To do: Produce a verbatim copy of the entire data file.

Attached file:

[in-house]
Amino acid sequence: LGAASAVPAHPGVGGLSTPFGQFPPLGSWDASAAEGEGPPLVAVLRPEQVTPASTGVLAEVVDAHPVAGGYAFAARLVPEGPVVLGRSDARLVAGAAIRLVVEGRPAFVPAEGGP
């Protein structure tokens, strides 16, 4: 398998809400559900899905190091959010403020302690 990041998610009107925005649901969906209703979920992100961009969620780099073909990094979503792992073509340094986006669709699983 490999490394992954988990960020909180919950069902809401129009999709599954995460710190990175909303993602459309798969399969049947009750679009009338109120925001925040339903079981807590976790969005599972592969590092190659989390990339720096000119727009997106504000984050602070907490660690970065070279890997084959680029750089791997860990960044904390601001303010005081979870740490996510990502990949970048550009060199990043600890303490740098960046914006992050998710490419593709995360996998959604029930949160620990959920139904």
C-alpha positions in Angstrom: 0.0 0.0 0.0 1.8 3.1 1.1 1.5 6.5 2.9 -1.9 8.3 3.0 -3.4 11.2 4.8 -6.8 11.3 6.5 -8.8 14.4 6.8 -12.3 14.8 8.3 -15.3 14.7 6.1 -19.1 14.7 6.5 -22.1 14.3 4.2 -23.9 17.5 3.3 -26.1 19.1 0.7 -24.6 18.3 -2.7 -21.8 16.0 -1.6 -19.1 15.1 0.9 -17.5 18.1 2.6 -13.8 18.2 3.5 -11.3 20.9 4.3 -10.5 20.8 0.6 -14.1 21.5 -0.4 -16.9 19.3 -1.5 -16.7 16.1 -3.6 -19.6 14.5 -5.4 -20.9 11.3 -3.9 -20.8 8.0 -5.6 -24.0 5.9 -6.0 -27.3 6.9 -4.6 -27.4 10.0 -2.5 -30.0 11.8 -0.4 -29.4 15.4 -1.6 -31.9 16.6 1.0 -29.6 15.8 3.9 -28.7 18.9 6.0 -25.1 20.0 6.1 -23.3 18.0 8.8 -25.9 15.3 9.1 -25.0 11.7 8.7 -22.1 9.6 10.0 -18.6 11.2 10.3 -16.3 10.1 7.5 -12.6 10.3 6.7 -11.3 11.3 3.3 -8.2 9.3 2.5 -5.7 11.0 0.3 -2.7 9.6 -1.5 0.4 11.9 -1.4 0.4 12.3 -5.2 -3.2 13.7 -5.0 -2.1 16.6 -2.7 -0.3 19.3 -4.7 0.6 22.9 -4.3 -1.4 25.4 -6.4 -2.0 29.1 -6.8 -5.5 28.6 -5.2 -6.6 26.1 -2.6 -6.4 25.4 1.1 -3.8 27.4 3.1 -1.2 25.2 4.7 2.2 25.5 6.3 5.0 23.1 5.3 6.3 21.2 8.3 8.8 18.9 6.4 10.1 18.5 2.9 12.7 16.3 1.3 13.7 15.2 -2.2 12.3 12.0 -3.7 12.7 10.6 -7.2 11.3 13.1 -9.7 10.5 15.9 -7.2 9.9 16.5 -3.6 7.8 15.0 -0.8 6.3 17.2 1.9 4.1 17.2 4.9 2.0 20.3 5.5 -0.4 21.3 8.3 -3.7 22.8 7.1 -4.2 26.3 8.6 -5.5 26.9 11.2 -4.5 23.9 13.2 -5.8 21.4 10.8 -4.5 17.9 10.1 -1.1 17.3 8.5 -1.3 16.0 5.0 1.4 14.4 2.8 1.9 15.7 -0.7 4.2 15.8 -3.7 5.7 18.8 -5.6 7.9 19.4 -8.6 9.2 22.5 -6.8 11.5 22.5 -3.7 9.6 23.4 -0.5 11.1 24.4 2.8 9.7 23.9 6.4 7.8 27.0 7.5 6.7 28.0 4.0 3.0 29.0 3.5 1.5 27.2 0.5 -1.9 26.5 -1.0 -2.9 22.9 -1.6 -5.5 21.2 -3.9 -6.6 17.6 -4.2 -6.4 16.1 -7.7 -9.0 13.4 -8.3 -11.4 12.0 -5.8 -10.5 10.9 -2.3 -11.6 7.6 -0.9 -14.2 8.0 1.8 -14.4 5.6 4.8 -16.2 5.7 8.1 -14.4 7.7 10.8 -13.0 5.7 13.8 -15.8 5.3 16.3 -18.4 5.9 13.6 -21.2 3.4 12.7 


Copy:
[in-house]
Amino acid sequence: LGAASAVPAHPGVGGLSTPFGQFPPLGSWDASAAEGEGPPLVAVLRPEQVTPASTGVLAEVVDAHPVAGGYAFAARLVPEGPVVLGRSDARLVAGAAIRLVVEGRPAFVPAEGGP
């Protein structure tokens, strides 16, 4: 398998809400559900899905190091959010403020302690 990041998610009107925005649901969906209703979920992100961009969620780099073909990094979503792992073509340094986006669709699983 490999490394992954988990960020909180919950069902809401129009999709599954995460710190990175909303993602459309798969399969049947009750679009009338109120925001925040339903079981807590976790969005599972592969590092190659989390990339720096000119727009997106504000984050602070907490660690970065070279890997084959680029750089791997860990960044904390601001303010005081979870740490996510990502990949970048550009060199990043600890303490740098960046914006992050998710490419593709995360996998959604029930949160620990959920139904």
C-alpha positions in Angstrom: 0.0 0.0 0.0 1.8 3.1 1.1 1.5 6.5 2.9 -1.9 8.3 3.0 -3.4 11.2 4.8 -6.8 11.3 6.5 -8.8 14.4 6.8 -12.3 14.8 8.3 -15.3 14.7 6.1 -19.1 14.7 6.5 -22.1 14.3 4.2 -23.9 17.5 3.3 -26.1 19.1 0.7 -24.6 18.3 -2.7 -21.8 16.0 -1.6 -19.1 15.1 0.9 -17.5 18.1 2.6 -13.8 18.2 3.5 -11.3 20.9 4.3 -10.5 20.8 0.6 -14.1 21.5 -0.4 -16.9 19.3 -1.5 -16.7 16.1 -3.6 -19.6 14.5 -5.4 -20.9 11.3 -3.9 -20.8 8.0 -5.6 -24.0 5.9 -6.0 -27.3 6.9 -4.6 -27.4 10.0 -2.5 -30.0 11.8 -0.4 -29.4 15.4 -1.6 -31.9 16.6 1.0 -29.6 15.8 3.9 -28.7 18.9 6.0 -25.1 20.0 6.1 -23.3 18.0 8.8 -25.9 15.3 9.1 -25.0 11.7 8.7 -22.1 9.6 10.0 -18.6 11.2 10.3 -16.3 10.1 7.5 -12.6 10.3 6.7 -11.3 11.3 3.3 -8.2 9.3 2.5 -5.7 11.0 0.3 -2.7 9.6 -1.5 0.4 11.9 -1.4 0.4 12.3 -5.2 -3.2 13.7 -5.0 -2.1 16.6 -2.7 -0.3 19.3 -4.7 0.6 22.9 -4.3 -1.4 25.4 -6.4 -2.0 29.1 -6.8 -5.5 28.6 -5.2 -6.6 26.1 -2.6 -6.4 25.4 1.1 -3.8 27.4 3.1 -1.2 25.2 4.7 2.2 25.5 6.3 5.0 23.1 5.3 6.3 21.2 8.3 8.8 18.9 6.4 10.1 18.5 2.9 12.7 16.3 1.3 13.7 15.2 -2.2 12.3 12.0 -3.7 12.7 10.6 -7.2 11.3 13.1 -9.7 10.5 15.9 -7.2 9.9 16.5 -3.6 7.8 15.0 -0.8 6.3 17.2 1.9 4.1 17.2 4.9 2.0 20.3 5.5 -0.4 21.3 8.3 -3.7 22.8 7.1 -4.2 26.3 8.6 -5.5 26.9 11.2 -4.5 23.9 13.2 -5.8 21.4 10.8 -4.5 17.9 10.1 -1.1 17.3 8.5 -1.3 16.0 5.0 1.4 14.4 2.8 1.9 15.7 -0.7 4.2 15.8 -3.7 5.7 18.8 -5.6 7.9 19.4 -8.6 9.2 22.5 -6.8 11.5 22.5 -3.7 9.6 23.4 -0.5 11.1 24.4 2.8 9.7 23.9 6.4 7.8 27.0 7.5 6.7 28.0 4.0 3.0 29.0 3.5 1.5 27.2 0.5 -1.9 26.5 -1.0 -2.9 22.9 -1.6 -5.5 21.2 -3.9 -6.6 17.6 -4.2 -6.4 16.1 -7.7 -9.0 13.4 -8.3 -11.4 12.0 -5.8 -10.5 10.9 -2.3 -11.6 7.6 -0.9 -14.2 8.0 1.8 -14.4 5.6 4.8 -16.2 5.7 8.1 -14.4 7.7 10.8 -13.0 5.7 13.8 -15.8 5.3 16.3 -18.4 5.9 13.6 -21.2 3.4 12.7 